Take yourself back to 1994. (If you weren't there, just take my word for it; after all, we've never steered you astray yet.) The mania of home computers had been slowly building over the last ten years, and the general public was beginning to hear about this Internet thing existing, where you could do stuff. The problem up to this point was, there wasn't really that much you could effectively do on your IBM PC Junior. I mean, they wanted you to, but most people found no good reason to stop writing in their checkbook ledger and instead type it all into a non-user-friendly computer before Windows 3.1, just to be able to say they were doing it.
But suddenly, by 1994, there was a huge push to do everything that you physically could on your own home computer. Even stupid, mundane things, like print your own birthday party invitations (even though scanners sucked, and printers sucked, and most likely weren't color anyhow, but instead dot-matrix abominations that, hey, at least could do...banners). Those users who could get to the Internet were usually mired in bulletin board type things, as the rise of the website hadn't really happened yet. Enter the CD-ROM; a magical disc full of data that you could reference, and look stuff up. Suddenly (to overuse that word), scores of them appeared everywhere, which were usually in reality just books on disc. You now had libraries of recipes, movie guides, medical information...even though you probably already had this on your shelves in...you know, actual books...but now you were doing it ON YOUR COMPUTER. You had arrived.
And then somebody figured out how to compress the holy tar out of video, and realized you could even put movies on a CD-ROM, although this idea stayed off in its own corner, because the DVD format was in the process of launching, and it wasn't about to derail that as the next choice for officially-released home media. But none of that mattered, because you could watch the CD-ROM...ON YOUR COMPUTER.
Which brings us full circle. Do you recall the old maxim of "just because you can, doesn't mean you should," which is actually a universal law? Well, it applies in spades to this concept, as we are about to see.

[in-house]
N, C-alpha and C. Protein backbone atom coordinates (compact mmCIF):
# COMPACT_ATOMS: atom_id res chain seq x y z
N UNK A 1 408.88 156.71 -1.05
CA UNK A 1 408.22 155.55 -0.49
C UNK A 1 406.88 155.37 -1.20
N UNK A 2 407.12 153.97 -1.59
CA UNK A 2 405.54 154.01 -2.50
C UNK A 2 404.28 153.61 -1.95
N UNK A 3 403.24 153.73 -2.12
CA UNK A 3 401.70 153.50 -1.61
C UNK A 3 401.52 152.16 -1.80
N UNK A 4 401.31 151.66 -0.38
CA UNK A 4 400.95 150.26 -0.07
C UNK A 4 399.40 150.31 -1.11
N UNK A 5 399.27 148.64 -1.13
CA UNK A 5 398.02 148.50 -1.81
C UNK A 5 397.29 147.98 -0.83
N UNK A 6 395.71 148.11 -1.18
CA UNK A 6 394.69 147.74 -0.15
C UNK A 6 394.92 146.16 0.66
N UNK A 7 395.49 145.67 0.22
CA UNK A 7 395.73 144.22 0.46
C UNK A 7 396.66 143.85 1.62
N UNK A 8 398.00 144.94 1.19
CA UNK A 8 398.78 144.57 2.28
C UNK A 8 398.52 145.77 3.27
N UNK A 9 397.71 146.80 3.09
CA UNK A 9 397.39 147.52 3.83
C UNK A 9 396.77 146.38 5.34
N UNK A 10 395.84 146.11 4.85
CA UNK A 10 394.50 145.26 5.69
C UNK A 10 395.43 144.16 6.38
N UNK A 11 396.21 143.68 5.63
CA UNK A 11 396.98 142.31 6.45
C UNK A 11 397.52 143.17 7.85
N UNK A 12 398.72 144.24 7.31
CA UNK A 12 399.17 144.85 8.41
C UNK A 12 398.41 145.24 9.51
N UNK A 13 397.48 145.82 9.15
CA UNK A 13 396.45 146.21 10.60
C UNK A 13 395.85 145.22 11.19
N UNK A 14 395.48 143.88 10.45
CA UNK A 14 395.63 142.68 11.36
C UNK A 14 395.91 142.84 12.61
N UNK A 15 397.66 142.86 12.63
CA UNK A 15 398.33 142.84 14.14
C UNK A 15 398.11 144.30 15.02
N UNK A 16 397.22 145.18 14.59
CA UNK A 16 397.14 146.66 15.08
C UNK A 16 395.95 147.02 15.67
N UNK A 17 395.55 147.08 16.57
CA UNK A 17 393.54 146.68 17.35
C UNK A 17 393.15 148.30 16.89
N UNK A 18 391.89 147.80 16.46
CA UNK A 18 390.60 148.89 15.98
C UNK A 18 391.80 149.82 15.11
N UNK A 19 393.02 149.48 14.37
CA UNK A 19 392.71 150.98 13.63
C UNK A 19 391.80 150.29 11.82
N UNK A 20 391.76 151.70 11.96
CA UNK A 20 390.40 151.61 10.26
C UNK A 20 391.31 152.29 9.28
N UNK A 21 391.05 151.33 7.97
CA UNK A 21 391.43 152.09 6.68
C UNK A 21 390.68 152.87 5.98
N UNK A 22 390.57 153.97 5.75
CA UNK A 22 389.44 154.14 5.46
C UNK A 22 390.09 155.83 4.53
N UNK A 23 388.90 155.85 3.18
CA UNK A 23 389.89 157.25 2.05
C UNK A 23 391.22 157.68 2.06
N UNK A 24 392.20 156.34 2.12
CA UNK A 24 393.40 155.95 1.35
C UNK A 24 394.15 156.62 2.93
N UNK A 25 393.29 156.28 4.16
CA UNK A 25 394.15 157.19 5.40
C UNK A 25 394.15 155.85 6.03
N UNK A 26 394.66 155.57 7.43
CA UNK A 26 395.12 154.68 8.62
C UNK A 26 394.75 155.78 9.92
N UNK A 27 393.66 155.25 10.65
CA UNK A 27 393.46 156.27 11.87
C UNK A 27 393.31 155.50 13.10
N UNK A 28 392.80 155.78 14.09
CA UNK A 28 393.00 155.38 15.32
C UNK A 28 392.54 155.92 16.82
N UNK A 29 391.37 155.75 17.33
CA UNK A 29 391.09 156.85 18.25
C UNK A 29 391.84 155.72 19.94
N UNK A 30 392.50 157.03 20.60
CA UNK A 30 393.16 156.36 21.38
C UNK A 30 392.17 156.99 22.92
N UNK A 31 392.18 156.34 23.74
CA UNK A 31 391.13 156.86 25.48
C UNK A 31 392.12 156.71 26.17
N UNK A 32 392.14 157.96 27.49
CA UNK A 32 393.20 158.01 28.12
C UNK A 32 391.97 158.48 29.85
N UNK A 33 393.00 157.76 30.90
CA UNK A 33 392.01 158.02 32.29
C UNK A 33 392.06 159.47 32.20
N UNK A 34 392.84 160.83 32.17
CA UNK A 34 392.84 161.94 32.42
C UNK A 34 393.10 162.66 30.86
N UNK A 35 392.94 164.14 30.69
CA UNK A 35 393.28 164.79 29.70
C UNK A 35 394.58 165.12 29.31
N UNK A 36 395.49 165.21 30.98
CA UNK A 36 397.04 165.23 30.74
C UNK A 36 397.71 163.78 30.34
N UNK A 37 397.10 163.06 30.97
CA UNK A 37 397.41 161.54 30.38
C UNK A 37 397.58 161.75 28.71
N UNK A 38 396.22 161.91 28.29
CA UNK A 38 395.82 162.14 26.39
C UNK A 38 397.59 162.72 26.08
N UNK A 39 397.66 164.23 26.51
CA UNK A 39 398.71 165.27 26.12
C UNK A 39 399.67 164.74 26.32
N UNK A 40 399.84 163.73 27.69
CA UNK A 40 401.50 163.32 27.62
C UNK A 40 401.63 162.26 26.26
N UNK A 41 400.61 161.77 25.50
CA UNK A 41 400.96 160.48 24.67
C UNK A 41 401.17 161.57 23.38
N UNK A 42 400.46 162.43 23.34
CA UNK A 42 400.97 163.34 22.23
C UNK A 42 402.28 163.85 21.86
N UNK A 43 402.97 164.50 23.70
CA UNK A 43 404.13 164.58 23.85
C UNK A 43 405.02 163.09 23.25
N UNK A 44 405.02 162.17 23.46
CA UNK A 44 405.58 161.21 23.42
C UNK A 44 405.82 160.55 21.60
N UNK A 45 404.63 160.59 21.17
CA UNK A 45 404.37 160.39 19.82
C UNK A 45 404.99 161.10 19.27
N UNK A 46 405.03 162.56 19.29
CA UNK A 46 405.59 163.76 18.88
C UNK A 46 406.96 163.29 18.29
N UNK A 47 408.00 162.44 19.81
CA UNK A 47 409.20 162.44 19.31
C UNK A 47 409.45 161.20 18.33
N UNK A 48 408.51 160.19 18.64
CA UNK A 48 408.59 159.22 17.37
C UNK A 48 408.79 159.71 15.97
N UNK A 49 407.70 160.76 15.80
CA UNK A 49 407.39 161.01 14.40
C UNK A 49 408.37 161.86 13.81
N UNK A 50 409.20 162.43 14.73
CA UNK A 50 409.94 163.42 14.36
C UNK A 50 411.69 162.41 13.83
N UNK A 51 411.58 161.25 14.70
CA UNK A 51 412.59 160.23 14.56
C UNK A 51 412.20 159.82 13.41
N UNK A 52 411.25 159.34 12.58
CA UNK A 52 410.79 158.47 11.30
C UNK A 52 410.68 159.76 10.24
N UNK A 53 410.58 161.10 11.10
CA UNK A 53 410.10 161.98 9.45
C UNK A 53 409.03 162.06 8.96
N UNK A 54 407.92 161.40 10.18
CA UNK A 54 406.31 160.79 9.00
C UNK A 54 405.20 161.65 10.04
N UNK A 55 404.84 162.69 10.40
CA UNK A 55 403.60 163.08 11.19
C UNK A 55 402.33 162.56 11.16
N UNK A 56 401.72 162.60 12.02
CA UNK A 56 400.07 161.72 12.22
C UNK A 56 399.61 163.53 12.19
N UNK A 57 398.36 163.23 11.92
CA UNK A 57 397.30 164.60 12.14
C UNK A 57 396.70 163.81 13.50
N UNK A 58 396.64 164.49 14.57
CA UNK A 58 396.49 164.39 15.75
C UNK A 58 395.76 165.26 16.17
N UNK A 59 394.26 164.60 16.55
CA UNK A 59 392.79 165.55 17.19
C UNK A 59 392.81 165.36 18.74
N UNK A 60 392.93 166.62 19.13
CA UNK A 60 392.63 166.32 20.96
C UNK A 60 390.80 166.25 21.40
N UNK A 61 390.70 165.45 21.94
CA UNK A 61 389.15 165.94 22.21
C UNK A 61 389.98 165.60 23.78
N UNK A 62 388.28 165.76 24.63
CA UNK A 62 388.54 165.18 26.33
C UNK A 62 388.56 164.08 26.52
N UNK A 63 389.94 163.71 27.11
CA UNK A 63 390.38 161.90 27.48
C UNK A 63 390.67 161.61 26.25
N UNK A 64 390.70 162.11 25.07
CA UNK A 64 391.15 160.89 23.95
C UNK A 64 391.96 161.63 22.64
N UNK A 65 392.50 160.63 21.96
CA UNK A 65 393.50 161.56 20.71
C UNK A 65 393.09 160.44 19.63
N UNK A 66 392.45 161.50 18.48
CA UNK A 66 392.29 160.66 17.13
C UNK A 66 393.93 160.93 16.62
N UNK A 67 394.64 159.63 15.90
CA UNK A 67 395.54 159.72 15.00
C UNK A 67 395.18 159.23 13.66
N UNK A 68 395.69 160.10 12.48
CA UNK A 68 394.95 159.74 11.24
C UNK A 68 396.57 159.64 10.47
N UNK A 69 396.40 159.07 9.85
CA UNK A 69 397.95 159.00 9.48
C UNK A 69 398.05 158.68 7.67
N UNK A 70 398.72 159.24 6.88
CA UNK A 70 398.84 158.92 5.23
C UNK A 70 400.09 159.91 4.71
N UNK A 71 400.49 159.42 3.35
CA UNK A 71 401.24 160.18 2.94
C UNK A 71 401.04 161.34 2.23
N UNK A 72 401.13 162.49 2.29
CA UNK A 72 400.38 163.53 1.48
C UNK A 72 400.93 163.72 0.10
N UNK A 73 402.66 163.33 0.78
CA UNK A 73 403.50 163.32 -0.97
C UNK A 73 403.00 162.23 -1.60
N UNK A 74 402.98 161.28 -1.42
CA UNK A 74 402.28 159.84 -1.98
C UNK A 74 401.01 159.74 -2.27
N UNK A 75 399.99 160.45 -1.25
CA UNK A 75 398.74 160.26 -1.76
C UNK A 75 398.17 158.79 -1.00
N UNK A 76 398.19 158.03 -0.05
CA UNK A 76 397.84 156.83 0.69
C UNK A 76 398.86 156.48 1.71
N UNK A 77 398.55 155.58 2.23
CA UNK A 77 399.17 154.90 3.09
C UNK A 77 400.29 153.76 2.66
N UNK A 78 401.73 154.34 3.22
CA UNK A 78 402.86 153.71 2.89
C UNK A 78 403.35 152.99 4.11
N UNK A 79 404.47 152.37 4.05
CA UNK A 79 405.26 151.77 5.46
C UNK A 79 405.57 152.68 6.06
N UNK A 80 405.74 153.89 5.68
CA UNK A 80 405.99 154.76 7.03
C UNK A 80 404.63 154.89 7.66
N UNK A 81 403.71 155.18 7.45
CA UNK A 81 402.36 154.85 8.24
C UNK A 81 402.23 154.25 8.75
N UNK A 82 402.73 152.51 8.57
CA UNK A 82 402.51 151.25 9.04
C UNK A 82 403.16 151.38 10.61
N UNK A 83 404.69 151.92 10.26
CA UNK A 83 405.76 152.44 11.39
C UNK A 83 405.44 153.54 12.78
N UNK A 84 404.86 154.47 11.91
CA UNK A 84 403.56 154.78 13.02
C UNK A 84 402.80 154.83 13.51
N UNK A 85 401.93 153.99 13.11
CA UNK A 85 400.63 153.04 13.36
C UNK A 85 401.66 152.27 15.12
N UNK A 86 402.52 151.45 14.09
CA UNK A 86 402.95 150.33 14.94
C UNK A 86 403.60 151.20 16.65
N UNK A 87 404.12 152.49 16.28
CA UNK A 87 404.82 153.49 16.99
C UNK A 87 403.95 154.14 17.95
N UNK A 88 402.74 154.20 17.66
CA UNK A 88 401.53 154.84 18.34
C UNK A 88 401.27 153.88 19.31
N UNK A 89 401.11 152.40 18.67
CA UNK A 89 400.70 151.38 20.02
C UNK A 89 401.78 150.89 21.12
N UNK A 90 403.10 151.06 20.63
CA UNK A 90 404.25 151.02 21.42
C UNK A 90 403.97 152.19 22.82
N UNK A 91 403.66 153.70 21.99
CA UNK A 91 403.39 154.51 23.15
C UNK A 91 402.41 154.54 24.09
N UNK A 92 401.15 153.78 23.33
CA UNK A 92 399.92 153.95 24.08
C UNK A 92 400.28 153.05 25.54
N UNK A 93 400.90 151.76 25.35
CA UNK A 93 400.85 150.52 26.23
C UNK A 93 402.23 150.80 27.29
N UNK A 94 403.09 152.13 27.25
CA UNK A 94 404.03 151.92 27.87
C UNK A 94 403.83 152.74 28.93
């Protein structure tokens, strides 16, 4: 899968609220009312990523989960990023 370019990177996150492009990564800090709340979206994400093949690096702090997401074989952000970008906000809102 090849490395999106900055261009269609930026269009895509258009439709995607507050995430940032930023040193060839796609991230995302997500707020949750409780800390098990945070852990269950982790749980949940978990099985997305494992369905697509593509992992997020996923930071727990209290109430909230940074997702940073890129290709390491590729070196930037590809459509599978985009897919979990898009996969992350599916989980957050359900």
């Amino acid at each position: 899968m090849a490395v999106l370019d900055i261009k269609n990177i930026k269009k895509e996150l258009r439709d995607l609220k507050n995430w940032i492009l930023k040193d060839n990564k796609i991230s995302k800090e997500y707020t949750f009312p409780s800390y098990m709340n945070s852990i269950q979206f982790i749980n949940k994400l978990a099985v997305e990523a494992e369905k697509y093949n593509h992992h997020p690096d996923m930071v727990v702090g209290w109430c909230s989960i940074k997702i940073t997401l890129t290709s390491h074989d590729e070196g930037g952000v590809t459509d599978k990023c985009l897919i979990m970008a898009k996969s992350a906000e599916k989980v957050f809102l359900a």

Alpha Video, one of the many purveyors of public domain VHS, took advantage of this new public fascination with CD-ROMs and put some of their titles on disc, under the brand name of "Chestnut" (their logo is just unfortunate, and that's all we are going to say about that). Even if you take into account that the tools necessary to use this product include a 386 computer with Windows 3.1, you're still going to be shocked how excruciatingly bad this disc is.
There's a great joke to be made here about how the Godzilla movie chosen is MEGALON--it would be MEGALON after all, because it's probably the most-bootlegged movie in the history of the world, and for years was the go-to Godzilla movie for even the most nobody of nobodies to release on home video (even into the DVD era). Public domain releases commonly consisted of cropped, dirty 16mm prints...but this, my friends, takes the proverbial cake.
But what did Alpha Video have to say about the "quality" of their product? Here is the back of the artwork:
|ODZILLA vs MEGALO!|
|What are we even looking at? Would you have any clue, if you were seeing this for the first time? A cactus and a tumbleweed?! And yes, friends, that is a BURN MARK on the print.|
|Somebody accidentally hit "Posterize" in Photoshop.|
|That line at the right has more screen time in the film than Godzilla.|